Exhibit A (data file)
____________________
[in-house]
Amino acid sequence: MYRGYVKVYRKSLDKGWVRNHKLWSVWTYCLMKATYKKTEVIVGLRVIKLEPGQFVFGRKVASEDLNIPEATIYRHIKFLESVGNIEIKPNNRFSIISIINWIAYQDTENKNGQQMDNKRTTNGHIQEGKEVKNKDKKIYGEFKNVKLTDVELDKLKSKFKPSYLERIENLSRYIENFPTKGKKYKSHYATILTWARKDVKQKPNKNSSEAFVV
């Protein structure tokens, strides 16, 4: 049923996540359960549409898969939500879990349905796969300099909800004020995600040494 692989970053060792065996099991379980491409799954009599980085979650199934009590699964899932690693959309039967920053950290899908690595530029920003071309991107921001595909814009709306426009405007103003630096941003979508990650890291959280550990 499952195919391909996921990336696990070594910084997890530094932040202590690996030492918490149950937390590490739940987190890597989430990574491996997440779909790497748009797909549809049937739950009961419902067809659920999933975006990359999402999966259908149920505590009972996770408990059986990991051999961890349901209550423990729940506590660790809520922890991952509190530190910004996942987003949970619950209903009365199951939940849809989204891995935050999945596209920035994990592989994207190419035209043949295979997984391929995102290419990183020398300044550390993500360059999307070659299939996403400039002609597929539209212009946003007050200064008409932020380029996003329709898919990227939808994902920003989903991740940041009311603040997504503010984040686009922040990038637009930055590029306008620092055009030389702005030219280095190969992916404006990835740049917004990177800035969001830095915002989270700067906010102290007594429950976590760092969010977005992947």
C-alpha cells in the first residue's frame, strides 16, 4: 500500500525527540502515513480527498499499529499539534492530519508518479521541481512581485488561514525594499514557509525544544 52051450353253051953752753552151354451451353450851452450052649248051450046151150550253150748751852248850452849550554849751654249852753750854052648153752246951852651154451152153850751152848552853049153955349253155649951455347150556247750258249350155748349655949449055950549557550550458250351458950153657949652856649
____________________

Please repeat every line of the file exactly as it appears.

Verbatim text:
[in-house]
Amino acid sequence: MYRGYVKVYRKSLDKGWVRNHKLWSVWTYCLMKATYKKTEVIVGLRVIKLEPGQFVFGRKVASEDLNIPEATIYRHIKFLESVGNIEIKPNNRFSIISIINWIAYQDTENKNGQQMDNKRTTNGHIQEGKEVKNKDKKIYGEFKNVKLTDVELDKLKSKFKPSYLERIENLSRYIENFPTKGKKYKSHYATILTWARKDVKQKPNKNSSEAFVV
């Protein structure tokens, strides 16, 4: 049923996540359960549409898969939500879990349905796969300099909800004020995600040494 692989970053060792065996099991379980491409799954009599980085979650199934009590699964899932690693959309039967920053950290899908690595530029920003071309991107921001595909814009709306426009405007103003630096941003979508990650890291959280550990 499952195919391909996921990336696990070594910084997890530094932040202590690996030492918490149950937390590490739940987190890597989430990574491996997440779909790497748009797909549809049937739950009961419902067809659920999933975006990359999402999966259908149920505590009972996770408990059986990991051999961890349901209550423990729940506590660790809520922890991952509190530190910004996942987003949970619950209903009365199951939940849809989204891995935050999945596209920035994990592989994207190419035209043949295979997984391929995102290419990183020398300044550390993500360059999307070659299939996403400039002609597929539209212009946003007050200064008409932020380029996003329709898919990227939808994902920003989903991740940041009311603040997504503010984040686009922040990038637009930055590029306008620092055009030389702005030219280095190969992916404006990835740049917004990177800035969001830095915002989270700067906010102290007594429950976590760092969010977005992947």
C-alpha cells in the first residue's frame, strides 16, 4: 500500500525527540502515513480527498499499529499539534492530519508518479521541481512581485488561514525594499514557509525544544 52051450353253051953752753552151354451451353450851452450052649248051450046151150550253150748751852248850452849550554849751654249852753750854052648153752246951852651154451152153850751152848552853049153955349253155649951455347150556247750258249350155748349655949449055950549557550550458250351458950153657949652856649